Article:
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Man wins settlement in wrongful conviction

Publication: National Post; Date:2004 Jan 15; Section:Canada; Page Number 5

Man wins settlement in wrongful conviction

JAILED 8 YEARS

Exonerated by court for Niagara murders

BYADRIAN HUMPHREYS National Post

A settlement in a malicious prosecution suit has quietly been reached between an Ontario man and police and prosecutors who put him in prison for two brutal murders he did not commit.

Peter Frumusa, 44, of Fort Erie, spent eight years of a life sentence in prison after a jury convicted him of first-degree murder in the deaths of a Niagara couple who were beaten in their beds with a baseball bat, just months after they were wedded in an odd marriage of convenience.

Mr. Frumusa's pleas of innocence were ignored from the time of his arrest in the summer of 1988 until the flimsy evidence against him began to unravel. He was freed on bail in 1996 and, in 1998, he was formally exonerated by an Ontario court.

A year later, Mr. Frumusa sued Niagara Regional Police, the Ontario government and various police officers and Crown attorneys who handled the case, seeking $6.25-million in damages.

An agreement between the parties has been reached, the National Post has learned.

"The settlement is in the process of being finalized now but an agreement was reached last week," said Louis Sokolov, a Toronto lawyer representing Mr. Frumusa. "Unfortunately, the terms of the settlement are entirely confidential. All I can say is that the matter has now been settled. We can't give any information," he said.

Superintendent Damian Parrent, a spokesman for Niagara police, said the force would not comment on the details but confirmed a settlement.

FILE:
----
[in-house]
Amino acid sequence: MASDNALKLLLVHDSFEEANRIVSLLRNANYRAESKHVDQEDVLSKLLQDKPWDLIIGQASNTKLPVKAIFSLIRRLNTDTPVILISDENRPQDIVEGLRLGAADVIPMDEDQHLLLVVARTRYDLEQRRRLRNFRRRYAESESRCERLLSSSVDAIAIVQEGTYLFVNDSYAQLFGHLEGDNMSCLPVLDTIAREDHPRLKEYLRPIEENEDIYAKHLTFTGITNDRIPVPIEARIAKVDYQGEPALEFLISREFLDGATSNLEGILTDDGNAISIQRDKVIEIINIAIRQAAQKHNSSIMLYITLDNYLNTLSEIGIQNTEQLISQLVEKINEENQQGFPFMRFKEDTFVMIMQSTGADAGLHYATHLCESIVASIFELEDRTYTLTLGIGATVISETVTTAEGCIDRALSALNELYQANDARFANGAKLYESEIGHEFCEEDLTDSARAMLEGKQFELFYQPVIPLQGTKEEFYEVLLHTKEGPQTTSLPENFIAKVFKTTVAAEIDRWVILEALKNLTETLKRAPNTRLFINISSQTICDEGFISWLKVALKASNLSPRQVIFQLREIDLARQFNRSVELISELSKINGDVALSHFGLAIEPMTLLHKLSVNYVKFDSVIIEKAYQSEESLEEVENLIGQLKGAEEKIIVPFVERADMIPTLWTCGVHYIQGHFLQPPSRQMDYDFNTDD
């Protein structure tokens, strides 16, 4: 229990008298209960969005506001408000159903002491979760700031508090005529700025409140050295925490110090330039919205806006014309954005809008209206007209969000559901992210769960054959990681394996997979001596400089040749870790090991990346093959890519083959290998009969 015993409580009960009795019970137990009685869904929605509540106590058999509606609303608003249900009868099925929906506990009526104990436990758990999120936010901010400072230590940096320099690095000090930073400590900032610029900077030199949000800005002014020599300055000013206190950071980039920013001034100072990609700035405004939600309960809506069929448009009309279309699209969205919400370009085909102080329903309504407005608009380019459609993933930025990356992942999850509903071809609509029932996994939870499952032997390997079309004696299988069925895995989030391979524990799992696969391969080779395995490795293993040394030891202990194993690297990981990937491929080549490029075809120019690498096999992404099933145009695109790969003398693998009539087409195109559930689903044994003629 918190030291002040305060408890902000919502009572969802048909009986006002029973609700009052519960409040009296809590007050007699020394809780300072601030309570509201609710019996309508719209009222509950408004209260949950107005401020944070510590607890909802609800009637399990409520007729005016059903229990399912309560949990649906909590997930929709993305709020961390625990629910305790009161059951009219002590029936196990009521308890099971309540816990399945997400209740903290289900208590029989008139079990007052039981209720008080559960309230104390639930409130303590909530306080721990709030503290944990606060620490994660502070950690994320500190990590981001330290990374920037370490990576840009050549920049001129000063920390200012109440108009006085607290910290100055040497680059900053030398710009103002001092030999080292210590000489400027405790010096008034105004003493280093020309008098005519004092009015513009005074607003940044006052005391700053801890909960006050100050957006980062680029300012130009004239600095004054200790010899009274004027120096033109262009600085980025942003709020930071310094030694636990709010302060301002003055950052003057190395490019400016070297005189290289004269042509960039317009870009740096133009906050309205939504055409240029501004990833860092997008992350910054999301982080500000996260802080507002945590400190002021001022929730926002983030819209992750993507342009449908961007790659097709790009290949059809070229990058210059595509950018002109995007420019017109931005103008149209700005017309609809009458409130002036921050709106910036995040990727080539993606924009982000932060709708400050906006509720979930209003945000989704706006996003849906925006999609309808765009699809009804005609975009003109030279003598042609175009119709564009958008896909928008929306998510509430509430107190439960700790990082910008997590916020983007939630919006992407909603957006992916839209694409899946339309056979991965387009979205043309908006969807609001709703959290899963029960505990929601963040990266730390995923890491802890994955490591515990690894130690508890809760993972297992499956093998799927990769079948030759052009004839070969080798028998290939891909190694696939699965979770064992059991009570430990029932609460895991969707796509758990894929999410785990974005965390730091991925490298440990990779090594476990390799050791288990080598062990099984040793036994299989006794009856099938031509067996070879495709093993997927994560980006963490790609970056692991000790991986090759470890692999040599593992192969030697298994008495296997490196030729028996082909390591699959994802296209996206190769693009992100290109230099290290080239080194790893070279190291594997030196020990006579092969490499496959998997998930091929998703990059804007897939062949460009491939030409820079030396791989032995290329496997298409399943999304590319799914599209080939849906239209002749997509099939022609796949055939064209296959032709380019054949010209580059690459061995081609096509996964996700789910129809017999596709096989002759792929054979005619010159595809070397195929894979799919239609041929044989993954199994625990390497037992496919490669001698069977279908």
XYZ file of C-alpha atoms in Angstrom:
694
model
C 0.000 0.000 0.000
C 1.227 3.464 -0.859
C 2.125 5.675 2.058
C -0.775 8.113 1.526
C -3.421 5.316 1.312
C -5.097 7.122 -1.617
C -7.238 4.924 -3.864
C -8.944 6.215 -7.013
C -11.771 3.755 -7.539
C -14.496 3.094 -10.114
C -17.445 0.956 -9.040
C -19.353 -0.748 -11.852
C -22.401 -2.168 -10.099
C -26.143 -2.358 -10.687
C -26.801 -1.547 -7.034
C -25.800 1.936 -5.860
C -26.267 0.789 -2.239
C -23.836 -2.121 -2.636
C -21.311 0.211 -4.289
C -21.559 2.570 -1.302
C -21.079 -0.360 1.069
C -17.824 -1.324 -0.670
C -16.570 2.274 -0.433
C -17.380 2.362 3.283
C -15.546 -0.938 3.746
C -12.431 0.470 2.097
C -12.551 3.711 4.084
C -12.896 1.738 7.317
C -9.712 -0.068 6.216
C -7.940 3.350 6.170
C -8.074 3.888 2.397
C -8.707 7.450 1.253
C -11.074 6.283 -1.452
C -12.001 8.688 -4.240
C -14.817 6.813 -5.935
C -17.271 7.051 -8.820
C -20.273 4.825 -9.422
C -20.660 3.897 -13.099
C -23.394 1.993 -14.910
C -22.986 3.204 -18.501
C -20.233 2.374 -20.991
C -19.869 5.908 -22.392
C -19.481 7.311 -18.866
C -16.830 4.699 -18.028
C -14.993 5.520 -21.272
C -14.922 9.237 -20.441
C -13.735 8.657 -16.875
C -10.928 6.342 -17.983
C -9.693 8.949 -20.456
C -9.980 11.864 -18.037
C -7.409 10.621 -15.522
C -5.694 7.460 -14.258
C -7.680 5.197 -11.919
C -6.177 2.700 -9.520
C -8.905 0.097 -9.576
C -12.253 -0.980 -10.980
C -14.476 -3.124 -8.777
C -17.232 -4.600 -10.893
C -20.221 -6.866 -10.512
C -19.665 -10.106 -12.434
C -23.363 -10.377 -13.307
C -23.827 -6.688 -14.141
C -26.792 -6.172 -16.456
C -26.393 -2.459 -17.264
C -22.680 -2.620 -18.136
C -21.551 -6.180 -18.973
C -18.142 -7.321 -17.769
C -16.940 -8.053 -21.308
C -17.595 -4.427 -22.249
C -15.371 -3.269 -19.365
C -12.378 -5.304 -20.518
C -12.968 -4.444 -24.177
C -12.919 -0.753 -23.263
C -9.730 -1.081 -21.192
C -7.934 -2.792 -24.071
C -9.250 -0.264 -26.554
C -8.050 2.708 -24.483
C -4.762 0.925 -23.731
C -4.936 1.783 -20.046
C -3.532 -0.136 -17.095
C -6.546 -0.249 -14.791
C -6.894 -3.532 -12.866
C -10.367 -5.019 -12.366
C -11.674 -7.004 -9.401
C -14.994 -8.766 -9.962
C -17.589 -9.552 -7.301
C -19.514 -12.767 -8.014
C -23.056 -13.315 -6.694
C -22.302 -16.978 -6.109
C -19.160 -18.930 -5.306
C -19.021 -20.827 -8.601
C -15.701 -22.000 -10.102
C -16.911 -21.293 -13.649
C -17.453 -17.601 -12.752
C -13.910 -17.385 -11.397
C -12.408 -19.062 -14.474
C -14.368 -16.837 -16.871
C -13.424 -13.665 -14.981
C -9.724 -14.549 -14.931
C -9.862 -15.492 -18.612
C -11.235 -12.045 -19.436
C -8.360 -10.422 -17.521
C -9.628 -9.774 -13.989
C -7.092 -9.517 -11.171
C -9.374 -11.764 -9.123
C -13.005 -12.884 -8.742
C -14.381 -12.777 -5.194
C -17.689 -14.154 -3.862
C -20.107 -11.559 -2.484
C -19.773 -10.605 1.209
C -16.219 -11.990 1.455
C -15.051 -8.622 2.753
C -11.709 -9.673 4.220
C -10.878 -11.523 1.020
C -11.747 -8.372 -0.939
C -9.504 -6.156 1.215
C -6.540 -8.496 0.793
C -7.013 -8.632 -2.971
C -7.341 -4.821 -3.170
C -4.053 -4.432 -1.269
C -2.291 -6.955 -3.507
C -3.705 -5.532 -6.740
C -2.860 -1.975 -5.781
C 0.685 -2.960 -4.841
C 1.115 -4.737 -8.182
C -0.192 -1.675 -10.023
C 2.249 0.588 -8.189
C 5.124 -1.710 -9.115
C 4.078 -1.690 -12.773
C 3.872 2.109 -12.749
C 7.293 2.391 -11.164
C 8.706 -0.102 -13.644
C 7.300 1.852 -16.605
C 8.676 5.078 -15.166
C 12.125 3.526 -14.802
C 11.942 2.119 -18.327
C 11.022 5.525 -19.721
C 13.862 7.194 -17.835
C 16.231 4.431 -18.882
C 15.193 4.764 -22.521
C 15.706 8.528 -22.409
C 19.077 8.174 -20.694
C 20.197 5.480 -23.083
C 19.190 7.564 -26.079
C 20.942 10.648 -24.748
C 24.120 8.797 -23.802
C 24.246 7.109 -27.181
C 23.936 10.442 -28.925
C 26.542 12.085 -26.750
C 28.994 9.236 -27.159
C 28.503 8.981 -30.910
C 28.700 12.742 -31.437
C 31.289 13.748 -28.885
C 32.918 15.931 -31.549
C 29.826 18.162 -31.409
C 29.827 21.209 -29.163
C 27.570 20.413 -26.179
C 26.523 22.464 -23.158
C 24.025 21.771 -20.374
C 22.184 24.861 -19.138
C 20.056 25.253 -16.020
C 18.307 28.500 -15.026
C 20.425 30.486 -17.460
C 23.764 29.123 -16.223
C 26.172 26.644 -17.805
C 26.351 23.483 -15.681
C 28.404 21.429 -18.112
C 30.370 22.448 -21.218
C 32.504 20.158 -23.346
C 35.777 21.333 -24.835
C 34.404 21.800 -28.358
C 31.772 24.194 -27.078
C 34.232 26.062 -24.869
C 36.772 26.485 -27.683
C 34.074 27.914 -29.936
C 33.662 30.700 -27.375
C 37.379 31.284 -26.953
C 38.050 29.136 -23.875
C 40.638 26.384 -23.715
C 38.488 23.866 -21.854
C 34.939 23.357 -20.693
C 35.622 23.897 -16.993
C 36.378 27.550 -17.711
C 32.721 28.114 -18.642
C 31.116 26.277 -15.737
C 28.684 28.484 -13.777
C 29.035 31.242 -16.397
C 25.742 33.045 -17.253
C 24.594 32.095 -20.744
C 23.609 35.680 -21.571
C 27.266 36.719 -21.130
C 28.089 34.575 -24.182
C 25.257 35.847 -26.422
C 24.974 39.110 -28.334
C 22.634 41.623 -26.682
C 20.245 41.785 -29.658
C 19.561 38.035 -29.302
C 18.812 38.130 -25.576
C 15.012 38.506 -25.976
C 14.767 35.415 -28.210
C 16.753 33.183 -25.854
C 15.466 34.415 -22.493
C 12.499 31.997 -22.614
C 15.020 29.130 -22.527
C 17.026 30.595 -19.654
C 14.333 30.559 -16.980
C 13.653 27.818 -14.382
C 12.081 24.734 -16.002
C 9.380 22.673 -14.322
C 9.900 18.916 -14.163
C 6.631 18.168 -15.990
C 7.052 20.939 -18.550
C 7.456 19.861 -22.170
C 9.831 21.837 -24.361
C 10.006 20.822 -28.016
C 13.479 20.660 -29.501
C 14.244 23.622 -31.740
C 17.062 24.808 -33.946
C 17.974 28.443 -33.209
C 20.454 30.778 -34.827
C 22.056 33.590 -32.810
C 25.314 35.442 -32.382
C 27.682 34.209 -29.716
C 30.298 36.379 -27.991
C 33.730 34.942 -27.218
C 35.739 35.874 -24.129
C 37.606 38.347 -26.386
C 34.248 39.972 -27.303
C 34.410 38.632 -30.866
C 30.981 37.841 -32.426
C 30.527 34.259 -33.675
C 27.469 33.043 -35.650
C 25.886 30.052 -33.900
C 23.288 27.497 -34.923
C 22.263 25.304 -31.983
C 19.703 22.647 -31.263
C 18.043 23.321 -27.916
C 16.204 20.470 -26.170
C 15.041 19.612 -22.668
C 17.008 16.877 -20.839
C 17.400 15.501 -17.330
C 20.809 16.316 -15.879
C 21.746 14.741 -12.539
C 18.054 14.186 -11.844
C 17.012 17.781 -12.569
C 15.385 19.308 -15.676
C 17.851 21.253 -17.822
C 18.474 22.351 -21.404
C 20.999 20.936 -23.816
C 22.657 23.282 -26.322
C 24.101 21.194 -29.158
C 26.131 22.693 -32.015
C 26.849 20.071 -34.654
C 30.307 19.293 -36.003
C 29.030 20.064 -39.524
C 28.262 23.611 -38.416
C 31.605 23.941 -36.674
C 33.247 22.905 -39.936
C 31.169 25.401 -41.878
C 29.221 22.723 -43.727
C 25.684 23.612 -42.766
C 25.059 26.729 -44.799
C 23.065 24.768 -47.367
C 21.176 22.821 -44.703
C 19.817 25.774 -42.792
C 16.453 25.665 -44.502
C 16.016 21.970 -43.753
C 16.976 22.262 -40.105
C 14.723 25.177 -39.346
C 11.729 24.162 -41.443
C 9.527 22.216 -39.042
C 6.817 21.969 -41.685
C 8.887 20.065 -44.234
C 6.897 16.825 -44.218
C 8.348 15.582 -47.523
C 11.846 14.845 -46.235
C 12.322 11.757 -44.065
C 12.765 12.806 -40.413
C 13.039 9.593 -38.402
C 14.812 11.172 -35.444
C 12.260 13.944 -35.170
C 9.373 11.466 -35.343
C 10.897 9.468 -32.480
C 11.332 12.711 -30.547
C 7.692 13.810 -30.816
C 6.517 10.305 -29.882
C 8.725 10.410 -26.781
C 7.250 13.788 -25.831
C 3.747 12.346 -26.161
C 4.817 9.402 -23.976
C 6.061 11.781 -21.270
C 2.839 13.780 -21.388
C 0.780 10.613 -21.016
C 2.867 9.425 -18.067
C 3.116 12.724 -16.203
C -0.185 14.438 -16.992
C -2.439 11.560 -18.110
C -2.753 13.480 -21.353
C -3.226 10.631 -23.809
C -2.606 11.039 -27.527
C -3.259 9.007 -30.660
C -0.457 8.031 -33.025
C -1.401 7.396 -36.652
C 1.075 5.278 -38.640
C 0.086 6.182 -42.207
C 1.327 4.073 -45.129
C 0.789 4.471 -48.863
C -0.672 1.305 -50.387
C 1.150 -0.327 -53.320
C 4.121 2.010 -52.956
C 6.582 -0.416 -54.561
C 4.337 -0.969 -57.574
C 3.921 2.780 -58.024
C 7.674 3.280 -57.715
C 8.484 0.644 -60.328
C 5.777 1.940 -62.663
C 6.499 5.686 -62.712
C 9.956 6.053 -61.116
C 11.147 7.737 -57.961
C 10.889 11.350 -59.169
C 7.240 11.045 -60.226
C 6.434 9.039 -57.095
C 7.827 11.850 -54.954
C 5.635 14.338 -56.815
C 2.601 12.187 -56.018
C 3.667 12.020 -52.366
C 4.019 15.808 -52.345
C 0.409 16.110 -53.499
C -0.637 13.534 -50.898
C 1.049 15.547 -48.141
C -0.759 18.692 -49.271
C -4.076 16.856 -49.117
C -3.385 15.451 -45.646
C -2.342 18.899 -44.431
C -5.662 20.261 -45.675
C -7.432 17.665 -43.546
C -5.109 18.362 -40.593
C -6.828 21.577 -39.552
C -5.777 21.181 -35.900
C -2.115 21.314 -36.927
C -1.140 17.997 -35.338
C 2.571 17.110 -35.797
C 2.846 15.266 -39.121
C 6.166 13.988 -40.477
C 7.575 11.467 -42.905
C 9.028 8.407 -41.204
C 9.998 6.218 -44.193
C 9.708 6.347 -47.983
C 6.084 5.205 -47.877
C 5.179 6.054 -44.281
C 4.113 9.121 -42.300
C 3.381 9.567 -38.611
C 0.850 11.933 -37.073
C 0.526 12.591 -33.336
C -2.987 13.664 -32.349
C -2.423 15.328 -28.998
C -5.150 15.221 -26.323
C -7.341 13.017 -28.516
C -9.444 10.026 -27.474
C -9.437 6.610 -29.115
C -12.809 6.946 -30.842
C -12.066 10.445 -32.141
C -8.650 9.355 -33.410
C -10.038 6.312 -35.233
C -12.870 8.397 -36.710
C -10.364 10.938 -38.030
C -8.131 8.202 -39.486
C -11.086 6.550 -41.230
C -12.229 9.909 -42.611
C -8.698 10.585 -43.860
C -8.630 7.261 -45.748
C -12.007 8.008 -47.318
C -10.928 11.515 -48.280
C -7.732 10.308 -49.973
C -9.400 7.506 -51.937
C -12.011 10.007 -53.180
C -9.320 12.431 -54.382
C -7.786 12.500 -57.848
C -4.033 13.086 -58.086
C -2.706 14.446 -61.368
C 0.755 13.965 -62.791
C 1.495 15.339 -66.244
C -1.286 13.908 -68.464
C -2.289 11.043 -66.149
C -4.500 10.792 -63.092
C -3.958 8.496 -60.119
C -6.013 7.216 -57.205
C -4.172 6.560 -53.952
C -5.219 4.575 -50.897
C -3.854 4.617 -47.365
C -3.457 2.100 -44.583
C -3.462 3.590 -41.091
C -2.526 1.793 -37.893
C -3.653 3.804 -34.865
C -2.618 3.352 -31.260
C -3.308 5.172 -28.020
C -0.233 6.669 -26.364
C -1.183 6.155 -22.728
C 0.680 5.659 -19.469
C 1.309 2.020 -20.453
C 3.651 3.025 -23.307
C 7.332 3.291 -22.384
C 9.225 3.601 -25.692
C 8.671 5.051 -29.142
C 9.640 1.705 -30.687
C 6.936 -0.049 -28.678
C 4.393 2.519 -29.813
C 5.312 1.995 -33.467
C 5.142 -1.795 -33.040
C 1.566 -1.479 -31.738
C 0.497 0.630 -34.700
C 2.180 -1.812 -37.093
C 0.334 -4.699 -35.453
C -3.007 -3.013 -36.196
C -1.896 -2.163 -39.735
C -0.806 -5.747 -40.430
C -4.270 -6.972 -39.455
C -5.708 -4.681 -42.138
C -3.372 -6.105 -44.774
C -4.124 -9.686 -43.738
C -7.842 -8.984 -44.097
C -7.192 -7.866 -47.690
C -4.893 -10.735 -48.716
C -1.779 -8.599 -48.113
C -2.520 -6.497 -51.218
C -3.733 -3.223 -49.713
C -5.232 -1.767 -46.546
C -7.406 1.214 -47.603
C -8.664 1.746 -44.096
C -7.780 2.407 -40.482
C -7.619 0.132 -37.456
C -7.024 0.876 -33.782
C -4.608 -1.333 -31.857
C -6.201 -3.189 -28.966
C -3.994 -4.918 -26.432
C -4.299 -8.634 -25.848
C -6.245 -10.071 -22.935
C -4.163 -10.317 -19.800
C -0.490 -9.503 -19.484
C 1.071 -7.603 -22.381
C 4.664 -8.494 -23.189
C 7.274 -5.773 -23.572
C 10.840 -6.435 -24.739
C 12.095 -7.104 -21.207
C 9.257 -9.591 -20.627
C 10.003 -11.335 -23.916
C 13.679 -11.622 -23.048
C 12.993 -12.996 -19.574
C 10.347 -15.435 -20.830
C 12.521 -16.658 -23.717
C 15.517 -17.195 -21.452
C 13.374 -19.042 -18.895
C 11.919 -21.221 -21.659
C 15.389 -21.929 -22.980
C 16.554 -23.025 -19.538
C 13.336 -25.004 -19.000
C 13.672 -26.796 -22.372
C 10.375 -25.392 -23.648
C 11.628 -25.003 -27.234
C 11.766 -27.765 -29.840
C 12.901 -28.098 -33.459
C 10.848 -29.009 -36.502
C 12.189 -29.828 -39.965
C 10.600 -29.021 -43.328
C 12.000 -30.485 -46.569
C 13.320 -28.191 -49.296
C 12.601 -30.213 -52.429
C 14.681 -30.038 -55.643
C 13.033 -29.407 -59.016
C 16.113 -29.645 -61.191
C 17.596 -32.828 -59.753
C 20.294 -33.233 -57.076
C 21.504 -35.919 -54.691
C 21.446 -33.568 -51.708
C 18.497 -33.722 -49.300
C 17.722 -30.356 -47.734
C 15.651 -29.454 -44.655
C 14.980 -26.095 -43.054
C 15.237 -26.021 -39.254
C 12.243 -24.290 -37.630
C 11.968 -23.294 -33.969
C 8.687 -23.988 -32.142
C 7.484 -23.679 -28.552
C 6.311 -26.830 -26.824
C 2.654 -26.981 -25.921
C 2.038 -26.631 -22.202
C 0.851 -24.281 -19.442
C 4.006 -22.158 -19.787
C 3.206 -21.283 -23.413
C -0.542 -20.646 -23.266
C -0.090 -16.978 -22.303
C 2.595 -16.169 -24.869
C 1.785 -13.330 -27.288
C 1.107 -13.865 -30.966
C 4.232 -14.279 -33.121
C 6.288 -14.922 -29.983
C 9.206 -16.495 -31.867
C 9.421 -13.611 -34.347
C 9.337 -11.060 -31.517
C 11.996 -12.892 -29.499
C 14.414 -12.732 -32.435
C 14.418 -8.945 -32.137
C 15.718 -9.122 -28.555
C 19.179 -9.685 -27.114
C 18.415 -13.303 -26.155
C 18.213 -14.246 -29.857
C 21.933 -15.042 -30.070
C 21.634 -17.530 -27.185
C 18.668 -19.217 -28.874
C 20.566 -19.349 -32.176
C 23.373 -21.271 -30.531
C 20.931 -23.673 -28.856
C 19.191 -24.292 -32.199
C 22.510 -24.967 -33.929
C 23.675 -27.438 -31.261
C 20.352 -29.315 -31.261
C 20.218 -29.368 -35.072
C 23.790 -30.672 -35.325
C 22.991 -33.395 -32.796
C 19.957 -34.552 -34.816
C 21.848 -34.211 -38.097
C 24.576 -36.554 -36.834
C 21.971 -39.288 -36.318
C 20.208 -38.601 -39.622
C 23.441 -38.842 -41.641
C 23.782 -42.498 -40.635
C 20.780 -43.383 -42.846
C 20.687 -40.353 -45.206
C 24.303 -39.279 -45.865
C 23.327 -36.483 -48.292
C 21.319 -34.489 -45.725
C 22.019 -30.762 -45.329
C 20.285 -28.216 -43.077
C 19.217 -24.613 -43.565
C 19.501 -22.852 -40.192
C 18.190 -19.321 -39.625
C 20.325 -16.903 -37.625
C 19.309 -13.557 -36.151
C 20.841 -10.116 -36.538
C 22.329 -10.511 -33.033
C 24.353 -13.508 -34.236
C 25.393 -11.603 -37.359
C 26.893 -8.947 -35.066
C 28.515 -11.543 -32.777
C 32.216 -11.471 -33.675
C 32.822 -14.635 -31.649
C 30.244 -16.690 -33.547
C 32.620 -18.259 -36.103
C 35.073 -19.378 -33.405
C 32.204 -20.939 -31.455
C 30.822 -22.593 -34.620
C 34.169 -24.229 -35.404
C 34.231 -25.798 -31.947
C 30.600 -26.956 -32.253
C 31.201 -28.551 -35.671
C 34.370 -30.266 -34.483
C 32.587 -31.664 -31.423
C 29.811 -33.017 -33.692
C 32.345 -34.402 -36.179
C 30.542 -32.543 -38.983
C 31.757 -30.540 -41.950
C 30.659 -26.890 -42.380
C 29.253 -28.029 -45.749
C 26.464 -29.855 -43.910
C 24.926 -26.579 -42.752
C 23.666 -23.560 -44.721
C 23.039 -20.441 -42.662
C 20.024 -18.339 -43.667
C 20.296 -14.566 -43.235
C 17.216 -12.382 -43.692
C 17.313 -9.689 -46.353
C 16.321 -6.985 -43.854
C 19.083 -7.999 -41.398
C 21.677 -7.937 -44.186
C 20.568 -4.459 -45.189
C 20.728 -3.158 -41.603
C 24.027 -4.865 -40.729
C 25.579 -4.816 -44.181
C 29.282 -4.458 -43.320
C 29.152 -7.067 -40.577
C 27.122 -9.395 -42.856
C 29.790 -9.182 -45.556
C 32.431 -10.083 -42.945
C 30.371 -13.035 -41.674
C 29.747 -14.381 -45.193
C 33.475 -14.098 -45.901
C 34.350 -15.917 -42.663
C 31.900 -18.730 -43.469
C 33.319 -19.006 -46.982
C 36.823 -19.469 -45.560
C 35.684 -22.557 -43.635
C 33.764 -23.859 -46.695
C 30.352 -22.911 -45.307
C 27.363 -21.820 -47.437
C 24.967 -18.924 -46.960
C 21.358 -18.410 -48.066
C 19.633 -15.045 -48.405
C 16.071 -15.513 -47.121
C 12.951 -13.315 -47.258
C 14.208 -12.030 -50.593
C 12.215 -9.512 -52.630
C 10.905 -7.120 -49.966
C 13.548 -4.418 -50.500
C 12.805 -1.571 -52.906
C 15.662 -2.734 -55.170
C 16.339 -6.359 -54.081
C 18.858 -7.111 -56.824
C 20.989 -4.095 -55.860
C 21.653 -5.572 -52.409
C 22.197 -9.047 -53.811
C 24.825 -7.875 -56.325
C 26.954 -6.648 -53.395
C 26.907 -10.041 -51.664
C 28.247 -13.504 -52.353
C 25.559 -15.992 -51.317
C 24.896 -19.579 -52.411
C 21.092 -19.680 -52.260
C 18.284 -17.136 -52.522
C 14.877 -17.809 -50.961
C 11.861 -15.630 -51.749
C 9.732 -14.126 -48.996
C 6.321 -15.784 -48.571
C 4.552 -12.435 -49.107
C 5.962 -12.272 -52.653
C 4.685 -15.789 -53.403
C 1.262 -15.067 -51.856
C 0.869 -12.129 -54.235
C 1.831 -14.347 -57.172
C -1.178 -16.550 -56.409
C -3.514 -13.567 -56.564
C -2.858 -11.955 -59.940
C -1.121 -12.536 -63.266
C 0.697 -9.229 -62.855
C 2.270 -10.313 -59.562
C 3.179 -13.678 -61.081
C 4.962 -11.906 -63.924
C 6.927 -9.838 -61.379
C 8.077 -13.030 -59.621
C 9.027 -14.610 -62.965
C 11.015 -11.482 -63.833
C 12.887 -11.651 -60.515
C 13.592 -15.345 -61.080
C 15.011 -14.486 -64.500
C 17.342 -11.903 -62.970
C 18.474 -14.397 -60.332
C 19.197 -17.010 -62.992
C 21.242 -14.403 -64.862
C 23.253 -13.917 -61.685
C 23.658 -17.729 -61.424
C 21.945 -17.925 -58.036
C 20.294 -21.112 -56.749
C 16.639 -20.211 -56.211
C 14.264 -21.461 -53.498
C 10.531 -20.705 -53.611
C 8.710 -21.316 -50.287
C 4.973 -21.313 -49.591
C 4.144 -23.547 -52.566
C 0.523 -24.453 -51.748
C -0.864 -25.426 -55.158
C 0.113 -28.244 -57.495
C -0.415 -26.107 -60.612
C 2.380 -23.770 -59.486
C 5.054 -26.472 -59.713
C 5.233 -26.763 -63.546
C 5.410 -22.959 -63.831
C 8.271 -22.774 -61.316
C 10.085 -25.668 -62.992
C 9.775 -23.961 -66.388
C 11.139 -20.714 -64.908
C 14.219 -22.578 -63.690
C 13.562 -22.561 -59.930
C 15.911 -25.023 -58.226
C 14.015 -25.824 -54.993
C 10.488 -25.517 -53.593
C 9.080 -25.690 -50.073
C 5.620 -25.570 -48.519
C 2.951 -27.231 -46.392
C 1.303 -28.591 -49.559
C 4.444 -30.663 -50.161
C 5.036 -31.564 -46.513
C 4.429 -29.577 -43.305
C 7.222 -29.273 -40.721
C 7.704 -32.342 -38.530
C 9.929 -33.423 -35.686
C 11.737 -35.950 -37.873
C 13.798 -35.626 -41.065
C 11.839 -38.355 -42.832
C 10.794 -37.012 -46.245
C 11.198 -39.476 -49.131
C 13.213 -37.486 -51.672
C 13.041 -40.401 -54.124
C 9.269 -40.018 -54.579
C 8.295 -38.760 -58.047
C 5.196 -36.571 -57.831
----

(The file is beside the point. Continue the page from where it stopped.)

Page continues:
"It has been handled by the region's insurers and there has been a confidentiality agreement signed by all parties involved," Supt. Parrent said.

A spokesman for the province's Attorney-General said late yesterday he could not comment on the case and requests for an interview with Mr. Frumusa went unanswered.

Mr. Frumusa's case was unusual from the start.

For starters, the victims were an odd pair: Richard "Hop" Wilson was a 70-year-old invalid and Annie Smith a 48-year­old nurse he married after a contract was hammered out by lawyers that would see her care for the ailing Mr. Wilson until his death, at which point she would receive a portion of his estate.

The pair met in a nursing home, where Ms. Smith looked after Mr. Wilson. But the man longed to return to his home and the arrangement was struck to let Mr. Wilson stay at home but not forego his daily care. Ms. Smith was the mother of Mr. Frumusa's girlfriend.

After the older pair were murdered in their separate bedrooms, Mr. Frumusa was sent to check on them by his worried girlfriend because her telephone calls went unanswered. After getting no answer at the door, Mr. Frumusa had a neighbour call police and waited. Officers found the bodies and arrested Mr. Frumusa. His character might have been an issue: He was a cocaine user and dealer who hung around with some unsavoury men with mob links.

The evidence against him, however, was slim; no blood stain match-ups, fingerprints found at the scene or tearful confessions. But the court did hear damning testimony from a jailhouse informant, a career criminal whose nickname on the street was Snake. He claimed Mr. Frumusa admitted the crimes to him over the telephone while in prison.  

James Lockyer, of the Association in Defence of the Wrongly Convicted, has previously compared this case to the wrongful conviction of Guy Paul Morin, who was exonerated by DNA evidence after being convicted of murder in the sex slaying of Christine Jessop primarily on the evidence of a man he met in jail while awaiting trial.  ahumphreys@nationalpost.com

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